Great Peninsula Conservancy hires new executive director

Nathan Daniel takes over for executive director, Sandra Staples-Bortner, who recently retired

  • Sunday, June 2, 2019 11:30am
  • News

The Great Peninsula Conservancy announced Nathan Daniel will be serving as its new executive director on May 31.

Daniel has over a decade of experience in land conservation, outdoor education and nonprofit management. He takes over leadership of GPC following the recent retirement of longtime executive director Sandra Staples-Bortner.

“The board is confident that Nate will help Great Peninsula Conservancy continue its successful record of protecting the lands and waters of our region,” Board President Kit Ellis said. “He brings a wealth of experience and a passion for conservation and community engagement.”

In 2013, Daniel co-founded Truckee Meadows Park Foundation in Reno, Nevada, where he held the position of executive director for the last six years. In that role, Daniel worked to protect and advocate for public lands in the eastern Sierra Nevada mountains.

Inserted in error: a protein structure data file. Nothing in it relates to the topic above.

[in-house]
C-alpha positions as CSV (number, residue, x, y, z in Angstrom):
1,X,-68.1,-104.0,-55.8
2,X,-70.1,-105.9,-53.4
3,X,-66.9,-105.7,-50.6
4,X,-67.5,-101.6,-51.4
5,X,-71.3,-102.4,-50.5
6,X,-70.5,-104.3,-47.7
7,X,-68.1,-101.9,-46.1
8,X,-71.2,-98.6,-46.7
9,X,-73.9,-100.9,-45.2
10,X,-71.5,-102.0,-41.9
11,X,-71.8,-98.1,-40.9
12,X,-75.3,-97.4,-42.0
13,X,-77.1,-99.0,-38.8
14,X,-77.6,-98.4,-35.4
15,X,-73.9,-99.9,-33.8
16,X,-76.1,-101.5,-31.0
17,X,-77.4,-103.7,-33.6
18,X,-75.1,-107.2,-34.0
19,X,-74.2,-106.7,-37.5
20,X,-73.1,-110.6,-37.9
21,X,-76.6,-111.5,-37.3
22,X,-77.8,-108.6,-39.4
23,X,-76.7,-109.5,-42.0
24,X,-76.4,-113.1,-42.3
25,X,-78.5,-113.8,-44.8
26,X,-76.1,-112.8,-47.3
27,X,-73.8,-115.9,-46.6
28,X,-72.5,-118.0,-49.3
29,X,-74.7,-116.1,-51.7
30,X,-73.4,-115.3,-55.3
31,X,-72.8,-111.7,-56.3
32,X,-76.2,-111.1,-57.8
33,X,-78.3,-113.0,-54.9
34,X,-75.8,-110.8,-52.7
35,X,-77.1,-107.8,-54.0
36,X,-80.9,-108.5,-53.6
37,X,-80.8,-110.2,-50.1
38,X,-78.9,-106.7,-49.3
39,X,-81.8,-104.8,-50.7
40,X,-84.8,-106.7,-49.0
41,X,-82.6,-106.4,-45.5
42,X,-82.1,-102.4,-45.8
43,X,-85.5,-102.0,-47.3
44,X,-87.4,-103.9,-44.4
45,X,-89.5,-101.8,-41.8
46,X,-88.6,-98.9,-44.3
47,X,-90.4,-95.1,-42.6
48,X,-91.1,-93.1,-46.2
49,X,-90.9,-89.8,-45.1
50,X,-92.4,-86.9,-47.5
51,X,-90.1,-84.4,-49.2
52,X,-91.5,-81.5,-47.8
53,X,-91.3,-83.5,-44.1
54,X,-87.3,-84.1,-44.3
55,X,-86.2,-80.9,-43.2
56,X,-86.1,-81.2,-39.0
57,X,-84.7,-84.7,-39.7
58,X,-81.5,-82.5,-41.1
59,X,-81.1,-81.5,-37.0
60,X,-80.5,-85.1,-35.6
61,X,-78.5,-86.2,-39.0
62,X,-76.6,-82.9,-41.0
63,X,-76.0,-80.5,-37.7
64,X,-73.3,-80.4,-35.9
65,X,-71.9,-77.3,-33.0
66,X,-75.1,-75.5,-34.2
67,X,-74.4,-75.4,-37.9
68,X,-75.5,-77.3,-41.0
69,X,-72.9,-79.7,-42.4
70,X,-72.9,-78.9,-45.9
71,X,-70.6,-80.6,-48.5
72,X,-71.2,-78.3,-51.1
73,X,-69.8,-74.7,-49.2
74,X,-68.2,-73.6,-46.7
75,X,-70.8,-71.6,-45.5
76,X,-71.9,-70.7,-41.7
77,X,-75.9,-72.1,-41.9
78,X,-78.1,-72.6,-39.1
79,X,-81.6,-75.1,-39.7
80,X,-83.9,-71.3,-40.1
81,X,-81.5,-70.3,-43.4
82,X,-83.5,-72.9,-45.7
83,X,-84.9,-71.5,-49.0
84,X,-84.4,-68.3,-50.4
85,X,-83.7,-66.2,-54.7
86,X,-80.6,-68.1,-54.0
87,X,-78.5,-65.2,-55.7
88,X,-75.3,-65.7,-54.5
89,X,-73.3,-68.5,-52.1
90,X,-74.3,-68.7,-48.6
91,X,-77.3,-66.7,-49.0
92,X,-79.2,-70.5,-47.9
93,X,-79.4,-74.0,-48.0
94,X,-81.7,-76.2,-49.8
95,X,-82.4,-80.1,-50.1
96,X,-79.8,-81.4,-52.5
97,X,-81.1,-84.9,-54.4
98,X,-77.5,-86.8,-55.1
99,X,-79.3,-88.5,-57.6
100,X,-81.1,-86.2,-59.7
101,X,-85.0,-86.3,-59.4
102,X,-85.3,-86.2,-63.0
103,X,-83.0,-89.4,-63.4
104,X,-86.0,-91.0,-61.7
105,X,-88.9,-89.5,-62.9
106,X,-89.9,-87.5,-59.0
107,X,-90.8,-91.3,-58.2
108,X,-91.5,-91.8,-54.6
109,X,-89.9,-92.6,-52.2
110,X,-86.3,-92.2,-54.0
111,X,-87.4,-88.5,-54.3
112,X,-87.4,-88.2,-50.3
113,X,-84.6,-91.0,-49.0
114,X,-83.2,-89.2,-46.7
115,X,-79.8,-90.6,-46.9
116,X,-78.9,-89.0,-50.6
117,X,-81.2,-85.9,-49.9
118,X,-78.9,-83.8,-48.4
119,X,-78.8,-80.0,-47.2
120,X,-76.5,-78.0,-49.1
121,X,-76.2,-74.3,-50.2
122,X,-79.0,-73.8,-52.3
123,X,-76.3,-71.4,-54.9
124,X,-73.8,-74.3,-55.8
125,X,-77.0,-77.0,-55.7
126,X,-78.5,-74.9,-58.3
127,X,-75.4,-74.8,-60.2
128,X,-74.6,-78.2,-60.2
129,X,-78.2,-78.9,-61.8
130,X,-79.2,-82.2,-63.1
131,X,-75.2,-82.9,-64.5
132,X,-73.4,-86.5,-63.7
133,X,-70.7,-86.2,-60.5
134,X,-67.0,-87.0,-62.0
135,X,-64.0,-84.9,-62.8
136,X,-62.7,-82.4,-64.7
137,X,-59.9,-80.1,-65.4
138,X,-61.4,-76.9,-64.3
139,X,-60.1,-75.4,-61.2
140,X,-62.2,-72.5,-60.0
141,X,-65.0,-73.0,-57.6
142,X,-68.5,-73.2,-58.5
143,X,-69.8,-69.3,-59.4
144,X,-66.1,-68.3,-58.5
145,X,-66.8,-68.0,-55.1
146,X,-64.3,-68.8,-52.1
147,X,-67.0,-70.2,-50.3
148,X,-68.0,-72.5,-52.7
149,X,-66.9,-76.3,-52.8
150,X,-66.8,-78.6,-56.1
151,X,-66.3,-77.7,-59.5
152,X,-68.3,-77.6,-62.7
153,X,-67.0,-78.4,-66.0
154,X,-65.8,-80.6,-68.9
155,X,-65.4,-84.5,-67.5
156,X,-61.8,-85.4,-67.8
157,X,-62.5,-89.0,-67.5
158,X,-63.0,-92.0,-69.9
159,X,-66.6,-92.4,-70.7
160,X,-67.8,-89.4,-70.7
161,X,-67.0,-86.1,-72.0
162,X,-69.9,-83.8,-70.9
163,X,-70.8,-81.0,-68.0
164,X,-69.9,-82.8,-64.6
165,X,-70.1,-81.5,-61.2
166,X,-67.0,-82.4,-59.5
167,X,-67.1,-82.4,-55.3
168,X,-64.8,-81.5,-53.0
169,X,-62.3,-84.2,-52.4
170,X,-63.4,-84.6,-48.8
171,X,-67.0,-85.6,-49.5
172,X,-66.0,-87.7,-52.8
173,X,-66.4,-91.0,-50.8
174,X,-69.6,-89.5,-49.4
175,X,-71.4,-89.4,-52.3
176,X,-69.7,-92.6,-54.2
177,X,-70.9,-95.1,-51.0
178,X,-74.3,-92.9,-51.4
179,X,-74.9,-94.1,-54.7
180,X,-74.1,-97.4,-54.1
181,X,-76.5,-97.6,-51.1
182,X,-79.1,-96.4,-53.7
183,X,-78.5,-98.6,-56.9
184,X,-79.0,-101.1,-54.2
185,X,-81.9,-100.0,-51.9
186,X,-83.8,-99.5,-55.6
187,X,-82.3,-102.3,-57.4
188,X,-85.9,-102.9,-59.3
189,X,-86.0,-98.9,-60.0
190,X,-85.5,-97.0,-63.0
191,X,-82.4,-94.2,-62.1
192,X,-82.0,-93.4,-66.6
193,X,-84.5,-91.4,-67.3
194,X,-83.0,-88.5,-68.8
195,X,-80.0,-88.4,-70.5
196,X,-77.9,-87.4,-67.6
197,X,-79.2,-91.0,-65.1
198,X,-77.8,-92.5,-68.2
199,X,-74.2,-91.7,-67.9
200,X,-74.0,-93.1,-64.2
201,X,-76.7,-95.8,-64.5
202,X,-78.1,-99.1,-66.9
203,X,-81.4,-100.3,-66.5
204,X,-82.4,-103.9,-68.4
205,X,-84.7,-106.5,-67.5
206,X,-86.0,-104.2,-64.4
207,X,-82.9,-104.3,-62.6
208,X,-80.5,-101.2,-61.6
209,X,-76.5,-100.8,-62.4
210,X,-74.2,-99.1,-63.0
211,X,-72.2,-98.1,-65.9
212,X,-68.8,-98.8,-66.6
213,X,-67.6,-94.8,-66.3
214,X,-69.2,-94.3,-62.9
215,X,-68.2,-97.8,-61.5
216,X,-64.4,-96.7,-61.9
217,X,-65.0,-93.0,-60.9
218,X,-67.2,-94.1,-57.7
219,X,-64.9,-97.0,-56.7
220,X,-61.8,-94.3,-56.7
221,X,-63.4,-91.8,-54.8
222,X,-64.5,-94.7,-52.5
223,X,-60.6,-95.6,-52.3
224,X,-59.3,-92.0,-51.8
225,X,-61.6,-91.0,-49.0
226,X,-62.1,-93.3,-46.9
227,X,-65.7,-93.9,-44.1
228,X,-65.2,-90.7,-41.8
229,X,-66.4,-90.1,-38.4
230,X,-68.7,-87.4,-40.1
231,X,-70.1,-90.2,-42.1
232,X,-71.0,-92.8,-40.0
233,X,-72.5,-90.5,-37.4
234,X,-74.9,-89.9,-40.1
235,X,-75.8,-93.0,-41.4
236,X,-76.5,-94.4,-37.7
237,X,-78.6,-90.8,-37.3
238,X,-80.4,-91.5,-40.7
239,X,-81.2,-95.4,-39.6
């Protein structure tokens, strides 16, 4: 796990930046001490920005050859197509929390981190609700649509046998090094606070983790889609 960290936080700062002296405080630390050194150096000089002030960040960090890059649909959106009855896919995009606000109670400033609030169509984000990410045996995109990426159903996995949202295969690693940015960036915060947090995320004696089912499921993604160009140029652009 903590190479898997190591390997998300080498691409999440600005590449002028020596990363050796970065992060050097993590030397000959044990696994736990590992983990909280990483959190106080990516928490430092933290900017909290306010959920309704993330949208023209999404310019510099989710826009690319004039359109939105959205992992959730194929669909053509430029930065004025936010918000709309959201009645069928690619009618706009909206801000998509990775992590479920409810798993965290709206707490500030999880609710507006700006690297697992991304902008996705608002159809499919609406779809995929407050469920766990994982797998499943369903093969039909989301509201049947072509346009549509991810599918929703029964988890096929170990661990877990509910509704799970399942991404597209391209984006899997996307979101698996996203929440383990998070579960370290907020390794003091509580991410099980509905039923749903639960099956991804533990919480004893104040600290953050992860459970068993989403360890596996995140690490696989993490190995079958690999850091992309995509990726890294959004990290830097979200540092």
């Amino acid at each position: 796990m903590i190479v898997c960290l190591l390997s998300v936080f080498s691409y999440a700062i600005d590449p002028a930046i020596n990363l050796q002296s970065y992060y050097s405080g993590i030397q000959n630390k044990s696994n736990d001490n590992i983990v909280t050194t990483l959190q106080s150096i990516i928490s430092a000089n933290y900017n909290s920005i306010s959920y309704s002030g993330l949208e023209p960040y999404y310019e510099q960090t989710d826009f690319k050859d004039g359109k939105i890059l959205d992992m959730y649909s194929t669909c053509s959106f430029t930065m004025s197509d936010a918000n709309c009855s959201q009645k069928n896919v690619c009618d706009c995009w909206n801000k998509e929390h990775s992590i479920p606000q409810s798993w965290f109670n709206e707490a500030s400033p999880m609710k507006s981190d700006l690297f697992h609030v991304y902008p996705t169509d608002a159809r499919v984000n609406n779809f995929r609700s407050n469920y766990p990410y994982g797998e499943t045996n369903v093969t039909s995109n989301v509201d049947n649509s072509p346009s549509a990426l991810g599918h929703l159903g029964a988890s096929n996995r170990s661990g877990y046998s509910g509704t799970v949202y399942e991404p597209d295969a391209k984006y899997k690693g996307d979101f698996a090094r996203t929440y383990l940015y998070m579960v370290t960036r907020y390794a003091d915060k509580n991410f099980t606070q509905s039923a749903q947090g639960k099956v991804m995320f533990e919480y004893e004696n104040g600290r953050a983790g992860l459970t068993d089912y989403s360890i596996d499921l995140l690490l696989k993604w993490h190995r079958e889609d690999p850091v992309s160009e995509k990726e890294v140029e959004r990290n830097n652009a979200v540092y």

“I have always believed I could make the greatest impact through work that preserves and restores ecologically valuable lands while connecting people to nature,” Daniel said. “Now I have an incredible opportunity to carry out that work here on the peninsula with GPC’s amazing staff, board of directors, and community members. It’s truly humbling, and I can’t wait to get started.”

Daniel holds an Master of Science degree in Environmental Science from Ohio University. He has worked with the National Park Service and U.S. Forest Service on projects related to climate change and engaging young people in conservation. He spent time in Great Smoky Mountains National Park as an educator and naturalist. He also served two years as a Peace Corps volunteer in the Russian Far East and one year in East Timor.

“Nate brings wonderful people skills to this position and is very experienced in working with a wide range of groups,” Ellis said. “He’s a good listener and is enthusiastically learning about what makes the Great Peninsula so special.”

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